Regular readers know that the Goatmug Monthly Macro Updates tend to be comprehensive, (ok long), and as the author of the posts I love it because the data helps me forge a picture of the broad economy and this allows me to craft a longer term view of the direction of the markets. Usually, I don't miss a beat, but somehow a section was deleted from the June Monthly report last month. This section covered the latest release of the Duke University / CFO Magazine CFO Global Outlook Survey. Sometimes these mishaps are to our benefit as I would not have had the chance to review the report as closely, so let's make the most of the fumble!
US CFO OPTIMISM DECLINES
In the latest series of responses from CFO's we find that they are less optimistic about their own firms and less excited about the prospects for the economy. Before we declare a confidence crisis here it is important to note that these numbers are about the same as last year and simply slight declines from the previous quarter.
Concerns for the financial leaders of business organizations include; high oil prices, a lack of skilled workers to fill open positions, and a generally soft economic environment. Overall, CFO's expect earnings and capital spending to grow around 8% next year. These estimates are down a bit from last quarter, but still quite strong.
There just seems to be nothing that will take us off a 9 handle when looking at unemployment. CFO's responded that they believe that unemployment in the US will remain at 9% through next year. Despite the bleak outlook, financial chiefs in energy, tech, and retail/wholesale all reported that they are hiring actively. So, if you are in sales, accounting, product development, or an engineer, you have some hope!
ASIAN POINT OF VIEW
Asian Financial Officers were more positive than last quarter, however there was one item that we need to note carefully. For the first time in the history of the CFO Survey, Chinese respondents reported figures that were less optimistic than their counterparts in other parts of Asia. Chinese CFOs are reporting that they are concerned about government regulations and policies along with the issues of weak consumer demand and pricing pressures.
EUROPEAN CFO THOUGHTS ON SOVEREIGN HEALTH
Eighty percent of European CFOs think Greece will default on its debt within one year unless additional financial aid is provided. Only one-third think current proposals to extend maturity and reduce interest rates are sufficient. If Greece defaults, 42 percent of European CFOs think it is likely that Spain will need a bailout to avoid default.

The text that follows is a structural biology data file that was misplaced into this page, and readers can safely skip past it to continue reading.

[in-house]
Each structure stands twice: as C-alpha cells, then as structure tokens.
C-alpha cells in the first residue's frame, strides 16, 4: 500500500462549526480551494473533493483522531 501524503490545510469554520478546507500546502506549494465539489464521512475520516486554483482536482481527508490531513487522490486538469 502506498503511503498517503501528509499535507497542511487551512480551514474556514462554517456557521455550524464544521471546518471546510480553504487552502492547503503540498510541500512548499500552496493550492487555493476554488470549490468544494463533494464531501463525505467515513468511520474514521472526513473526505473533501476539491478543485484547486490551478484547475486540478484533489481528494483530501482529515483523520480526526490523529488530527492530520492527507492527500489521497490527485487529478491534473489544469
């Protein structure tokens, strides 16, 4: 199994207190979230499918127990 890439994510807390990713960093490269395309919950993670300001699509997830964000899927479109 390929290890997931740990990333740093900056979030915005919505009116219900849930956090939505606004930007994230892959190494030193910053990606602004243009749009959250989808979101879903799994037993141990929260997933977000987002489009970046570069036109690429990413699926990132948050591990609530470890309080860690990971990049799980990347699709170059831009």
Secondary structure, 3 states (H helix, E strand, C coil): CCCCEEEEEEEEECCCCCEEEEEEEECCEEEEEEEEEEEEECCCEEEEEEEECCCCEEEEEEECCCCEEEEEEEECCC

Nearly half of European CFOs believe a Eurozone country will experience an economic depression due to recently enacted severe austerity programs.
Wow! Did you catch that? If Greece defaults Spain is up. Well, this is not a surprise, although I think that their attention is misplaced as I think that Greece is frankly a mouse in the room and it has everyone's attention. Instead these CFOs need to be looking at the huge elephant in the room named Italy that is about to be a big problem.
Further, if austerity programs gain traction we'll see an economic depression, why haven't we heard this? Isn't the kindly IMF, ECB, Fed, and World Bank aware that smart business leaders think that financially crushing economies might be bad for the larger economy of Europe? Don't these bankers have concern for the markets?
In summary, the CFO Survey shows some mild erosion in confidence in the economy. There is a desire to hire qualified applicants in about 20% of firms, however the trick is that few potential employees are skilled. I get the sense that this quarter is an indication of just how fragile the situation really is in the USA and abroad. If high oil and gas prices prove to be "less than transitory" we could see next quarter's outlook by company leadership to drop significantly. If price inputs fall, there is a chance that companies could gain some traction. In general, the CFOs are saying things are less good, but not that bad. Let's hope for less bad and more good, but we need falling commodity prices and a boost in consumer demand now to make a difference.